The Ummah (nation of Islam) is at present, in dire need of unity. The person making Da’wah (calling to Allaah) should bear in mind that he is making a call to a unity of people’s hearts and discourse for the word of truth and condemning separatism.
“And verily! This your religion (of Islamic Monotheism) is one religion and I am your Lord, so keep your duty to Me.” [Al-Mu’minoon: 52]
Take for example Haaroon, ‘alayhe as-salaam, when the Children of Israa’eel worshipped the calf. He forbade them and warned them against it. When Moosa, ‘alayhe as-salaam, returned, he reproached Haaroon who responded:
“O son of my mother! Seize (me) not by my beard, nor by my head! Verily, I feared lest you should say: ‘You have caused a division among the Children of Israa’eel and you have not respected my word!” [Taa’ Haa’: 94]
Differences and division are amongst the most serious factors which keep devouring the body of the Ummah until they turn it into a piece of wood dropped by the most gentle breeze and removed by the lightest storm. Differences cause hostility, hatred, partisanship and struggle and that is why several Qur’aanic verses and Ahaadeeth forbid them. Allaah, subhanahu wata’aala, says:
“(And remain always) turning in repentance to Him (only) and be afraid and dutiful to Him; and offer prayers perfectly and be not of Al- Mushrikeen (the polytheists, idolators). Of those who split up their religion and become sects, each sect rejoicing in that which is with it.” [Ar-Room: 31-32]
“He (Allaah) has ordained for you the same religion (Islam) which He ordained for Nooh, and that which We have inspired in you (O Muhammad) and that which We ordained for Ibraaheem, Moosa and ‘Eesa saying you should establish religion and make no divisions in it^Å.” [Ash-Shoora: 13]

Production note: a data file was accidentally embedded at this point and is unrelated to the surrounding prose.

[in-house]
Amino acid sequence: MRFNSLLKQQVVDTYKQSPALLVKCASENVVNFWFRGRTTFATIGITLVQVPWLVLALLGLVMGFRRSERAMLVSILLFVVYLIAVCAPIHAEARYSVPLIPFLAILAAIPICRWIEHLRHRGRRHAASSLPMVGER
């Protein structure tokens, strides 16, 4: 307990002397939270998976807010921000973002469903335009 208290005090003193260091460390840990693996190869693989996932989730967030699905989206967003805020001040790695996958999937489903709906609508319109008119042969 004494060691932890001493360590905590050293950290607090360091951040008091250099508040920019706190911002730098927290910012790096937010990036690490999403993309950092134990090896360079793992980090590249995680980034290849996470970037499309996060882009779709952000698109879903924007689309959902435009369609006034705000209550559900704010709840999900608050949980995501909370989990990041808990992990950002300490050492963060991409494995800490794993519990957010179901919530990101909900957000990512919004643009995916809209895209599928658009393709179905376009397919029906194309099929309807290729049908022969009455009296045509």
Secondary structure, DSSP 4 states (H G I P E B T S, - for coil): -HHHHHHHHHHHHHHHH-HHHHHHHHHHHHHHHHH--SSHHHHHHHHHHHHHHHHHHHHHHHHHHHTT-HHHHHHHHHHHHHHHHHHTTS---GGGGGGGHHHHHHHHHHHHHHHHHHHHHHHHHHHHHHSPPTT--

The Prophet, salaa Allaahu ‘alayhe wasallam, once said, three times:
‘O people! Stick to Al-Jamaa’ah (the group) and do not be divided.’ [Ahmad (5/370)]
He also said in another Hadeeth:
‘Do not disagree[amongst yourselves], for people before you disagreed and were destroyed[because of that].’ [Saheeh Aj-Jaami’, # 7255]
Despite this warning, we find that Allaah, subhanahu wata’aala, has informed us that differences exist in this Ummah and it is divinely preordained and inevitable. Allaah, subhanahu wata’aala, said:
“And if your Lord had so willed, He could surely have made mankind one Ummah but they will not cease to disagree, except him on whom your Lord has bestowed His mercy and for that did He create them. ” [Hood: 118-119]
The above statement indicates that differences will exist within the Ummah, nevertheless, the Ummah is commanded to forbid them. This is because not all of the Ummah will fall into this, since Allaah has protected the Ummah of Muhammad from going astray. Therefore, there will always exist a group, which follows the truth and will remain steadfast on it until the Day of Judgement.